Sunday, 6 March 2011

Poor quality vocational courses risk betraying a generation of young people

The time was when the advice given to any young person wanting to make his or her way in the world was to learn a trade. Sadly as young people swell the ever growing ranks of the unemployed that no longer seems to be true.

According to a report written by Professor Alison Wolf hundreds of thousands of young people have been misled into taking vocational courses that are of little or no real value, this, the report claims, is largely due to the ‘perverse incentives’ that encourage colleges to steer students into taking multiple courses with no guarantee they are gaining skills that employers are looking for.

The Wolf Report recommends that funding should be provided to colleges on the number of students they enrol, rather than as now on how many qualifications each student achieves; it also calls for the majority of students to continue studying a syllabus based largely on academic subjects up to the age of sixteen.

Speaking to the BBC on the day the report was published Professor Wolf said ‘We’ve got more than half our fifteen and sixteen year olds failing to get good Maths and English at GCSE’ and called for greater emphasis to be placed on improving that basic skills that underpin both academic and vocational learning.

Responding to the report Education Secretary Michael Gove said that access to high quality vocational courses was ‘immensely valuable’ for many young people, however ‘millions of children have been misled into courses which offer little hope’ as result of the education policies of the Labour years.

The coalition government would, he said, ‘reform league tables (seen as driving colleges to grind out meaningless qualifications to boost their position), the funding system and regulation to give children honest information and access to the right courses.’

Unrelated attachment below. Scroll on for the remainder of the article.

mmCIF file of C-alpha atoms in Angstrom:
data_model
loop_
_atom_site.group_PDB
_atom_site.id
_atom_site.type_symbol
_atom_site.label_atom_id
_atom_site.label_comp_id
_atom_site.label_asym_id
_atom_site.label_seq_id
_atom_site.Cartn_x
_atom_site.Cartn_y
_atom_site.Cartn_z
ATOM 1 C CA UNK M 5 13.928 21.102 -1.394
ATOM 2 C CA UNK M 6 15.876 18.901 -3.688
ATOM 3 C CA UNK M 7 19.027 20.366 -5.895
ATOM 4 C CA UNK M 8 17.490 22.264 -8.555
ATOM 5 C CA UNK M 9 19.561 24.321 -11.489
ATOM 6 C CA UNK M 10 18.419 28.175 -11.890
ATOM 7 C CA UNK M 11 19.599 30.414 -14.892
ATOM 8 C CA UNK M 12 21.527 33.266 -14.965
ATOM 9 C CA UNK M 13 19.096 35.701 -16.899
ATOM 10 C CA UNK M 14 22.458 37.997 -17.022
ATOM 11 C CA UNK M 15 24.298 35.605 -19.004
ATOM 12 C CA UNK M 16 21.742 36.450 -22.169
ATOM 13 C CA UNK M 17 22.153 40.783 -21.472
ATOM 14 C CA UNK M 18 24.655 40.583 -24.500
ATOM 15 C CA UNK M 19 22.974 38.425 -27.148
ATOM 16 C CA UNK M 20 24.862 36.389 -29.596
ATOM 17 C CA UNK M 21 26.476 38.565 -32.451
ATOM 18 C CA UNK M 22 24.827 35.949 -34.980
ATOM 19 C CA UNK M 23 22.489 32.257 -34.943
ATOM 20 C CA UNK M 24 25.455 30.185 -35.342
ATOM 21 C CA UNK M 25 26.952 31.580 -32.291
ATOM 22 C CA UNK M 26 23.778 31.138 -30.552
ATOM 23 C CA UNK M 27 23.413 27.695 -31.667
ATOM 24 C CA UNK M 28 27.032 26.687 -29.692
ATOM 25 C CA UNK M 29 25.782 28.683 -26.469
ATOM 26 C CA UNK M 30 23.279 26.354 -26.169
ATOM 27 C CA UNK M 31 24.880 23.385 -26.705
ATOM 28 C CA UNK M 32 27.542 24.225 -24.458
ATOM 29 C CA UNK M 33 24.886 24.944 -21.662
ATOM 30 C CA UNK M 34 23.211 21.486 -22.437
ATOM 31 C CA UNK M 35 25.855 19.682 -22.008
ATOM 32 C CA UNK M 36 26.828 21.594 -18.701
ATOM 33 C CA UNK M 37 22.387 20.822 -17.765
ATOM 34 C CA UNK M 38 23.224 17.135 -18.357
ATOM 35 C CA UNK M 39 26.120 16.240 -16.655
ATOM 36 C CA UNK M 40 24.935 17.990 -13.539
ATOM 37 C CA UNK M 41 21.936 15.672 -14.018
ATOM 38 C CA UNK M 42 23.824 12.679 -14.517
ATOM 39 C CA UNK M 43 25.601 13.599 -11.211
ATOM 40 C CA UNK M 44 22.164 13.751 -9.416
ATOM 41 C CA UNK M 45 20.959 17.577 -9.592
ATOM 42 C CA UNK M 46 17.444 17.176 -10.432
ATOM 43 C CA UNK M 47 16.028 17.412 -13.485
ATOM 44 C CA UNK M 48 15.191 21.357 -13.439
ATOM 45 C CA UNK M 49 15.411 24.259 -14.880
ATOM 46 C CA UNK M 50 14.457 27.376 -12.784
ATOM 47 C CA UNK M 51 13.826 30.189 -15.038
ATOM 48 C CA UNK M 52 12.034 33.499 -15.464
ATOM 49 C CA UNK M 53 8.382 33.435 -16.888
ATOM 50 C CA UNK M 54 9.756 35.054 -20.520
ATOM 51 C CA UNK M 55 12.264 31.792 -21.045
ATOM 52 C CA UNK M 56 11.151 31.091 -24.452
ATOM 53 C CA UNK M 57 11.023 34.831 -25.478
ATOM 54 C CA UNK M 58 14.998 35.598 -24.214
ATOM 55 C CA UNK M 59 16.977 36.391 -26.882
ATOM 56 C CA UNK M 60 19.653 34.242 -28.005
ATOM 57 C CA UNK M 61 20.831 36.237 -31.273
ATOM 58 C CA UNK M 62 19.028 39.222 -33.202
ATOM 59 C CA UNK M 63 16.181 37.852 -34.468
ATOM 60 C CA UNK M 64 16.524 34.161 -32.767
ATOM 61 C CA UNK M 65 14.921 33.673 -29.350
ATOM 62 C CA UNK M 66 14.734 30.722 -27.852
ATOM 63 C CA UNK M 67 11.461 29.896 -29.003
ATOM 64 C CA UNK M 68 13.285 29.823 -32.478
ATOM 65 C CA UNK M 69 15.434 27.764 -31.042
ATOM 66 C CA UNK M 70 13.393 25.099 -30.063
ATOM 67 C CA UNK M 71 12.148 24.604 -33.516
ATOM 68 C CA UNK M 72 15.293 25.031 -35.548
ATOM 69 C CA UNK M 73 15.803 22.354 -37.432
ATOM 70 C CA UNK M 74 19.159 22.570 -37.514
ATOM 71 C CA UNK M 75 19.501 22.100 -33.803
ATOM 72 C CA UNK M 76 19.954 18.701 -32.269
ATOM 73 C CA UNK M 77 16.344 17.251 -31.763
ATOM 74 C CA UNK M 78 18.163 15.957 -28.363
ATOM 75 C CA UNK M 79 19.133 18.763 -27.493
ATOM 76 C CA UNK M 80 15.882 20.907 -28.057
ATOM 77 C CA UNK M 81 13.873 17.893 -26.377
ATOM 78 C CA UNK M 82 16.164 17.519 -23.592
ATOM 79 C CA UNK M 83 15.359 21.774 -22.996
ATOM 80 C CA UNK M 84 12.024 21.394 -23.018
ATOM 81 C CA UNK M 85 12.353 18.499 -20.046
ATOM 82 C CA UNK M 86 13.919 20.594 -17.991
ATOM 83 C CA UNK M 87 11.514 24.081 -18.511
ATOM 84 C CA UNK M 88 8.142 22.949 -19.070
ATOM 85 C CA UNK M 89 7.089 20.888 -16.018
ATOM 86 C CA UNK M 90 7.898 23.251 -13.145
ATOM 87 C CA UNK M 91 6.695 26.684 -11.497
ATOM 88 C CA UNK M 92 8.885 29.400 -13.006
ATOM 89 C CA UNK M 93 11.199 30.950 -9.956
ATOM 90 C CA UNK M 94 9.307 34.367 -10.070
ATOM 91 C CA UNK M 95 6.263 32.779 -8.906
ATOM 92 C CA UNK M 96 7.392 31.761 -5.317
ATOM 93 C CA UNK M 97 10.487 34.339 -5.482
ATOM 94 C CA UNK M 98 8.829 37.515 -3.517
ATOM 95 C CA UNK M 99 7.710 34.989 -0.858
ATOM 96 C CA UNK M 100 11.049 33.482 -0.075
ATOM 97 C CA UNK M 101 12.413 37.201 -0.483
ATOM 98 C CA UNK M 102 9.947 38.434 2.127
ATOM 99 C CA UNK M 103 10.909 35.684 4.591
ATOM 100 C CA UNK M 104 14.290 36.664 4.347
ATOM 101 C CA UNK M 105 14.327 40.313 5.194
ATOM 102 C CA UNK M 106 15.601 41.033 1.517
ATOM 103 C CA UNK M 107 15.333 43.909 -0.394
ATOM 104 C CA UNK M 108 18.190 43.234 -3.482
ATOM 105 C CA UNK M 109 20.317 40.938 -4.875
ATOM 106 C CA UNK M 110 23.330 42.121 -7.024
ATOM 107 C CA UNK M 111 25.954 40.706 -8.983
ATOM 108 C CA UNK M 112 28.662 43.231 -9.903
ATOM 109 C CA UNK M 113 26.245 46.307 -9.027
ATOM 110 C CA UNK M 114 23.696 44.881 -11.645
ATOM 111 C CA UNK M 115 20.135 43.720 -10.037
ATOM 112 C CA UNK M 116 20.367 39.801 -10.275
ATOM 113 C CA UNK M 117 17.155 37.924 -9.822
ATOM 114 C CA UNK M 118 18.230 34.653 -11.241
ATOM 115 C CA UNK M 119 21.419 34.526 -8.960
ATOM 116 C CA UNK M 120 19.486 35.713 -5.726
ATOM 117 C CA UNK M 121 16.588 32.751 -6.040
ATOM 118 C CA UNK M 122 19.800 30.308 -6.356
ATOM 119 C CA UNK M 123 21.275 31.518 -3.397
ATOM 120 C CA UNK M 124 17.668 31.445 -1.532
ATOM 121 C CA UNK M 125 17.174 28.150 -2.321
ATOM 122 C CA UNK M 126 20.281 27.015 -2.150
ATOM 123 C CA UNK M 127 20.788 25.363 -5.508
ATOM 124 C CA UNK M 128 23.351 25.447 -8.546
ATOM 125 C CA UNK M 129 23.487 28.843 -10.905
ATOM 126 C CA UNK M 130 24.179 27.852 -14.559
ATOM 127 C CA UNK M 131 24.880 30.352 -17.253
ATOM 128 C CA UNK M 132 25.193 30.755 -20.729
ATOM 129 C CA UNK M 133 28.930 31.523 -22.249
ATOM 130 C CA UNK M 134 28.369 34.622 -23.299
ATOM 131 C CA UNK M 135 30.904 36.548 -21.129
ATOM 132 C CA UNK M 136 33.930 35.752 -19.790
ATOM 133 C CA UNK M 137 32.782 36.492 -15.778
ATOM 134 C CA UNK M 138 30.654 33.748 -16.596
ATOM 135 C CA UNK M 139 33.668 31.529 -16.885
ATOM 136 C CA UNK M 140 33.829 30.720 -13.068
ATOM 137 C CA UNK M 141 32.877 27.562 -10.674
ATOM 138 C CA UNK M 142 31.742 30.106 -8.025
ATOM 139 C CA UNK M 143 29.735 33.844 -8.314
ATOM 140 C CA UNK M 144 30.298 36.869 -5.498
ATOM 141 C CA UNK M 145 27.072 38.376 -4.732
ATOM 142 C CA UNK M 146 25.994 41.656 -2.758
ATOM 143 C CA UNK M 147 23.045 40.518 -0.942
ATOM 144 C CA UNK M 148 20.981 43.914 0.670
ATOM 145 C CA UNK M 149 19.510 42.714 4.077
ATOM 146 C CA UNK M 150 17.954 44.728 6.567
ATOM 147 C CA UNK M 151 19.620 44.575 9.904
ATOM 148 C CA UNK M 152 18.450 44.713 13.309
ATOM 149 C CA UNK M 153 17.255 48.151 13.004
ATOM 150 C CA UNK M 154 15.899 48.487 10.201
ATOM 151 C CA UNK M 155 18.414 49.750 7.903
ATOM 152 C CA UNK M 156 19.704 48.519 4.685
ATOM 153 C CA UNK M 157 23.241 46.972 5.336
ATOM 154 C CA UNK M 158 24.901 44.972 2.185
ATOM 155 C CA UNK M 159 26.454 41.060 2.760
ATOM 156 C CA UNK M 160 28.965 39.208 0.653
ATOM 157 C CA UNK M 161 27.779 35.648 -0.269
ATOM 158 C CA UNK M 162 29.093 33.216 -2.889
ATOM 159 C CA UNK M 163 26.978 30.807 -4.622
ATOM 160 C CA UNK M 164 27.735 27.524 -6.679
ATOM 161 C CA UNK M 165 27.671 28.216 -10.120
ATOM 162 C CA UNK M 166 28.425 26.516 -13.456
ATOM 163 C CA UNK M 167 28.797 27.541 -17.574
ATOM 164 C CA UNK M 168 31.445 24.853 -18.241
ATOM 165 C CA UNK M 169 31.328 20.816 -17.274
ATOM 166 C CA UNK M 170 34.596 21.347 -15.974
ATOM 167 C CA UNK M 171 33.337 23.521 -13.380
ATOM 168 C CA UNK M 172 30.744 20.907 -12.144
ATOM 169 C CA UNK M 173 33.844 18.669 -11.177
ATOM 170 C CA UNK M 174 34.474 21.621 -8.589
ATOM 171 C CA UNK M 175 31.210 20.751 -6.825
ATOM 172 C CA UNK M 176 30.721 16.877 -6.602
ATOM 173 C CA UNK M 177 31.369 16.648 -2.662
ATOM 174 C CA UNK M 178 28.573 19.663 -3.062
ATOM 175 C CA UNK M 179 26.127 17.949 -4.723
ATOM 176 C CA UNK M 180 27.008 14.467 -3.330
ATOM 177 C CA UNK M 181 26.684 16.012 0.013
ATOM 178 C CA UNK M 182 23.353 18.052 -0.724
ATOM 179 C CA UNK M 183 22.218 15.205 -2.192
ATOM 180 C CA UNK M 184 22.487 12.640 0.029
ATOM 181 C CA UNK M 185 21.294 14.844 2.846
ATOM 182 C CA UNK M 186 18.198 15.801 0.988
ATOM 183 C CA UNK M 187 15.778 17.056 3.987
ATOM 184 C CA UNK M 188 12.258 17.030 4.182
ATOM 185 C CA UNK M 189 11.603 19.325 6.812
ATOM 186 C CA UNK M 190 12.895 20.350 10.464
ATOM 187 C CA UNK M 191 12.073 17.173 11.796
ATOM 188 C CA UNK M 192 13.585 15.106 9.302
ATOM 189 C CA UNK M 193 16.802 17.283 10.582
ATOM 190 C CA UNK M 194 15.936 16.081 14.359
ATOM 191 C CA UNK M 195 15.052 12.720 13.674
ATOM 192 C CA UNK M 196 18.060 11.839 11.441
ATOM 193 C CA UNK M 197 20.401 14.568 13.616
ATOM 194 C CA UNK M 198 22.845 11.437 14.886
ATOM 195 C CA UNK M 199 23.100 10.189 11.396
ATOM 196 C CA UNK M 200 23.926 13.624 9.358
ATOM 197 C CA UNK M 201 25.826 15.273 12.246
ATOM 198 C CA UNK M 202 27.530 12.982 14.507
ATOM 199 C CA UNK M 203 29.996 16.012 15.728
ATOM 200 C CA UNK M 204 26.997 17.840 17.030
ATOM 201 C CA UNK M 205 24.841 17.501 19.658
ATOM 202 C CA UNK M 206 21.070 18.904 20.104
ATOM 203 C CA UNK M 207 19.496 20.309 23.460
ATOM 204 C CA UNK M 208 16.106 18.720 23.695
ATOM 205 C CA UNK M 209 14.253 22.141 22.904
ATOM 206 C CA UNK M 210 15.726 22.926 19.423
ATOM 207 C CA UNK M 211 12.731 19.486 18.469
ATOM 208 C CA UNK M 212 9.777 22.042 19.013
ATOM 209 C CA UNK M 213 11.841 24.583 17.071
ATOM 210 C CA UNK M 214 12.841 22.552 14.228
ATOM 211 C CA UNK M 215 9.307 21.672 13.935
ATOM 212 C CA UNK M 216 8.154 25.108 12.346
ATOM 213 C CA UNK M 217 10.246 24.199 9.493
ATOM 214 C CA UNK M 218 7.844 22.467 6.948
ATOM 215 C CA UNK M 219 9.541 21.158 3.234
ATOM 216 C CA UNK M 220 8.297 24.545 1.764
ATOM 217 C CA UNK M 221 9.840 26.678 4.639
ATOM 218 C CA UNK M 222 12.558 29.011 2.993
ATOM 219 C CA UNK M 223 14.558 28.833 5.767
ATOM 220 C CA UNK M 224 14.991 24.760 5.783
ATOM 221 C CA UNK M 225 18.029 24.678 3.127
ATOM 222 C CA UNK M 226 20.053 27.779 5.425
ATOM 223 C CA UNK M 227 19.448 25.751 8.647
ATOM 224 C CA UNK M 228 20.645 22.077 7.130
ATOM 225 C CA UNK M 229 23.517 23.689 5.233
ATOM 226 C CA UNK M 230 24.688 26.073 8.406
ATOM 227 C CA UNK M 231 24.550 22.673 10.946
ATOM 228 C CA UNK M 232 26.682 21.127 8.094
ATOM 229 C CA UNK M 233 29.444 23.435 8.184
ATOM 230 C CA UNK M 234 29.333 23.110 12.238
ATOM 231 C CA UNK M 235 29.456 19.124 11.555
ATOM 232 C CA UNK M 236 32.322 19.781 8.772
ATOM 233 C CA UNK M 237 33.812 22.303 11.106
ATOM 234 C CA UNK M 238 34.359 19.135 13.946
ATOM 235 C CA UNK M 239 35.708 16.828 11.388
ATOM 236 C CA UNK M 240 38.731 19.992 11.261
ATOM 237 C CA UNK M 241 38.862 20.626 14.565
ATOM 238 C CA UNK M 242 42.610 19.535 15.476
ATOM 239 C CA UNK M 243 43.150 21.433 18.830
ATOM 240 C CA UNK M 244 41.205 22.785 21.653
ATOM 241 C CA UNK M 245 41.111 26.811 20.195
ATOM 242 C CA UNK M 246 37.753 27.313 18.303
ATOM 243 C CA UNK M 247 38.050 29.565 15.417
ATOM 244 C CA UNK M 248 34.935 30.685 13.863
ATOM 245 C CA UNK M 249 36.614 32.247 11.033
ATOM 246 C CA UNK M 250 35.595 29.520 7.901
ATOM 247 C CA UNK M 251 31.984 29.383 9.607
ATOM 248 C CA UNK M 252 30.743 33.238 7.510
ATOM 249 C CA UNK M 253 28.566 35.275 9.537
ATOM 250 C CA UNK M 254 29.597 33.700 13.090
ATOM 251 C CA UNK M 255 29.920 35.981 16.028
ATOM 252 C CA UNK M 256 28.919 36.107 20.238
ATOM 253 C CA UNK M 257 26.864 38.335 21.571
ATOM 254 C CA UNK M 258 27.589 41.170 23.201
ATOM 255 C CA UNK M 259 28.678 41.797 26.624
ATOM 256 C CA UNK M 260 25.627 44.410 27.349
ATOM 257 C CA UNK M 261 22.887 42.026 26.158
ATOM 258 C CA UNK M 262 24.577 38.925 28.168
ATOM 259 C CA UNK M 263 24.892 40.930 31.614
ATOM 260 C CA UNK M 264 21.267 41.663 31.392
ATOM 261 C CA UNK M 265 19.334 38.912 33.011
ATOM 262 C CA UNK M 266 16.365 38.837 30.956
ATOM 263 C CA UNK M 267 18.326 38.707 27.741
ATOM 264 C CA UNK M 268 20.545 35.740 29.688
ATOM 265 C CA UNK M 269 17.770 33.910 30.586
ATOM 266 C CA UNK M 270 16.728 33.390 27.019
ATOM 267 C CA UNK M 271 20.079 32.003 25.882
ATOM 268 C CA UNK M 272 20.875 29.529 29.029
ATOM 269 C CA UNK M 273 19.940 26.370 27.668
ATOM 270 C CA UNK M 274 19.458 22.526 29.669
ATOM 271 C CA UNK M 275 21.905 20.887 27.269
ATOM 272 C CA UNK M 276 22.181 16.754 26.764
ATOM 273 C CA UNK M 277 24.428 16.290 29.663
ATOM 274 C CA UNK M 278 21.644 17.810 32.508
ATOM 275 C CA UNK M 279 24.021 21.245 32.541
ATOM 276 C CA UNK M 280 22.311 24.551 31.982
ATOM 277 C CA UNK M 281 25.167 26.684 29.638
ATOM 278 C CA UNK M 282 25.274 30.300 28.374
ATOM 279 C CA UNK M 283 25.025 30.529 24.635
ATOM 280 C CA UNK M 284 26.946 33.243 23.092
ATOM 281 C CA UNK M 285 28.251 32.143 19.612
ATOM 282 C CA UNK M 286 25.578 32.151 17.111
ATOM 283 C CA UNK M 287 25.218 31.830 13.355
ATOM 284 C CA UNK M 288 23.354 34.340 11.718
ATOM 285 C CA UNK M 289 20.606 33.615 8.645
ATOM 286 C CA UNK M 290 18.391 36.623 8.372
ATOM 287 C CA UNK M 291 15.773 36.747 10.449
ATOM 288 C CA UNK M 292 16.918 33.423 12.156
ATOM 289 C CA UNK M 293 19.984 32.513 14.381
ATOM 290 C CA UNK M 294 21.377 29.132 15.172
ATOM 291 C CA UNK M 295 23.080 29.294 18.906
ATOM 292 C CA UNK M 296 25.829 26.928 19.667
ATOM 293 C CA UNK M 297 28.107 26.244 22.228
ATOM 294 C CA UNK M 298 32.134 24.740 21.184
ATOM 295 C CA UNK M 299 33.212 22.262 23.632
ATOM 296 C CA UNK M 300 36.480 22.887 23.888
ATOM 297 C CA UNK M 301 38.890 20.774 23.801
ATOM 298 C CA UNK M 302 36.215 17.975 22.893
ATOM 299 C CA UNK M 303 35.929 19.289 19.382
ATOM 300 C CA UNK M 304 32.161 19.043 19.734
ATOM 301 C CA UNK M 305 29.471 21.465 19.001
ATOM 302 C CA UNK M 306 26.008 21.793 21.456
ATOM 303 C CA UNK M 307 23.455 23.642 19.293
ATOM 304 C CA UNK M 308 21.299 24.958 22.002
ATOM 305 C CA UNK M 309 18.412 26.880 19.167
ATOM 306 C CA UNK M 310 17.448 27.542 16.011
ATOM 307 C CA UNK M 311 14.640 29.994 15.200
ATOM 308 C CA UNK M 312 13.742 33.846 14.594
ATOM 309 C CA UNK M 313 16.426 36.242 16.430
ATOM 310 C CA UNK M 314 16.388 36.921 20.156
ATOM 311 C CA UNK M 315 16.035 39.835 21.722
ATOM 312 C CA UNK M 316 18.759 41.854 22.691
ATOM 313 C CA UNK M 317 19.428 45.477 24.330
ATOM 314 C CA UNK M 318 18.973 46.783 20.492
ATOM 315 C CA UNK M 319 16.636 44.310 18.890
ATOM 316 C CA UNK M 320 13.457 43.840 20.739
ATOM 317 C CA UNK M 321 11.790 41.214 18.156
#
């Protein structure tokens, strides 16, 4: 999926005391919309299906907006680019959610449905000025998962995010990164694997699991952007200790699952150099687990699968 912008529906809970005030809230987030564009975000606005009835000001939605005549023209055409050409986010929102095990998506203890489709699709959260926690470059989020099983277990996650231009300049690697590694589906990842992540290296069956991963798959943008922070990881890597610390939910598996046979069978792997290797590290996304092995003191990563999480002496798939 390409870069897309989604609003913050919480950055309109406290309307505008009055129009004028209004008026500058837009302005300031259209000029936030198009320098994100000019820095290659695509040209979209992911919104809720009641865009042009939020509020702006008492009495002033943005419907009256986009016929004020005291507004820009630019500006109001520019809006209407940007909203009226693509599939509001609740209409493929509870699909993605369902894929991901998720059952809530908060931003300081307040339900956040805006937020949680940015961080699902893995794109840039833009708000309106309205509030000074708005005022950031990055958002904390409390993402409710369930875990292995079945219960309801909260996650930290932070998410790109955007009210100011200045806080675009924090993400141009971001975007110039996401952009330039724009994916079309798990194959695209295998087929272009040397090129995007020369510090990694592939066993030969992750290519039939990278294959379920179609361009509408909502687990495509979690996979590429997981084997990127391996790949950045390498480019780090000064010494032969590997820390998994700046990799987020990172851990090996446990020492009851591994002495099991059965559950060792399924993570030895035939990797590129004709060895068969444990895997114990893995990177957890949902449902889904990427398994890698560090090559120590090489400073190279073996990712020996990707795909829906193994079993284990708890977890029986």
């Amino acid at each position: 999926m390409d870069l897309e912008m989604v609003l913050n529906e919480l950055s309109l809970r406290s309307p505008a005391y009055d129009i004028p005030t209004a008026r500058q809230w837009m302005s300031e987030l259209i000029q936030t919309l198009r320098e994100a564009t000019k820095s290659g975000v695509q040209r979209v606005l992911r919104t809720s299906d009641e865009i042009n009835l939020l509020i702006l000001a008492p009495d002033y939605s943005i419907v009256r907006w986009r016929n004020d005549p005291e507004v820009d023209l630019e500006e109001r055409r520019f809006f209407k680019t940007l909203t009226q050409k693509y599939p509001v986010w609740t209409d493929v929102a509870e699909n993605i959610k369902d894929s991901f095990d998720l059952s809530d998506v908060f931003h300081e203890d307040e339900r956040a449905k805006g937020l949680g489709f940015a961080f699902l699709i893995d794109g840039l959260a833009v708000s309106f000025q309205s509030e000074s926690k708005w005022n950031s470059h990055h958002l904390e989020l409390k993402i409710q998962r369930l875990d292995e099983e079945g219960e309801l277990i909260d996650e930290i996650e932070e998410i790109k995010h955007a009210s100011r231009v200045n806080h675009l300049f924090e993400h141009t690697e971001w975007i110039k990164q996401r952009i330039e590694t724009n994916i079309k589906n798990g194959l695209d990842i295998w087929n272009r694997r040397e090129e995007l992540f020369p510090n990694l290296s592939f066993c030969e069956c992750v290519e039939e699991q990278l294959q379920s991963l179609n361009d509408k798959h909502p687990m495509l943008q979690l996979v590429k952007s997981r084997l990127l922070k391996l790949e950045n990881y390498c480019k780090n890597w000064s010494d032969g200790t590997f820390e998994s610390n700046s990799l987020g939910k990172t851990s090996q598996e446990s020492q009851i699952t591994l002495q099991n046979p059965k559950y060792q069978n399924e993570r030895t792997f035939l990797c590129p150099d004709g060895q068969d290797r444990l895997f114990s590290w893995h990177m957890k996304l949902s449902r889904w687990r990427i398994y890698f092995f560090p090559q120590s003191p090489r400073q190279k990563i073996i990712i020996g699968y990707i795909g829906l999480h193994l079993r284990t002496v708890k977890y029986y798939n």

The government also plans to introduce University Technical Colleges at which students will be able to study vocational subjects from the age of fourteen and to encourage employers to work with colleges to develop apprenticeship programmes.

Providing a decent standard of vocational education is something the UK has to get right if we are to maintain our current position never mind compete effectively against the emerging Asian economies; and yet it is something we consistently get wrong. Largely due to an antiquated mindset in which vocational education is seen as ‘second division’ learning.

The real rot set in during the Thatcher years when the old manufacturing industries went to the wall and in the new services sector training was something management saw as a cost rather than an investment. Apprenticeships all but vanished and were replaced by the unloved and all but useless YTS scheme, an institution that seemed to those of us who went through it (and I did) to exist primarily to massage the figures for youth unemployment; whilst teaching the youths it employed for two years little more than how to sweep up and make the tea.

The Wolf Report should be welcomed for highlighting the need to make sure another generation doesn’t have its potential wasted in the same cavalier fashion, however they cynic in me suspects that it will be shelved by the government.

Michael Gove for all his seeming understanding of the situation is also, as his comments over recent months testify, also wedded to a vision of the education system that has more to do with bringing back mortar boards and double Latin prep than meeting the needs of young people.

By far the biggest stumbling block to the recommendations made by the Wolf report being implemented are the employers who stand to benefit most if they are. For years they have complained vociferously about the poor skills shown by school leavers whilst at the same time refusing to invest in training the next generation of workers.

In a couple of weeks time George Osborne will lay out his budget, it is rumoured that he will focus on encouraging growth above everything else, a reasonable enough tactic as the economy struggles out of recession. However if he plans to cut red tape and simplify the tax and planning laws to encourage businesses to invest shouldn’t business be expected to pay something back in return, aren’t we all in it together after all?

Surely the most appropriate thing to do would be to tie any changes to the tax system that favour business, for example, to how many training opportunities the private sector creates. That would have the long term benefit of creating the skilled workers the country needs to prosper and cutting the welfare bill in the only morally acceptable way; by giving work and wages to those young people who currently have neither.

No comments:

Post a Comment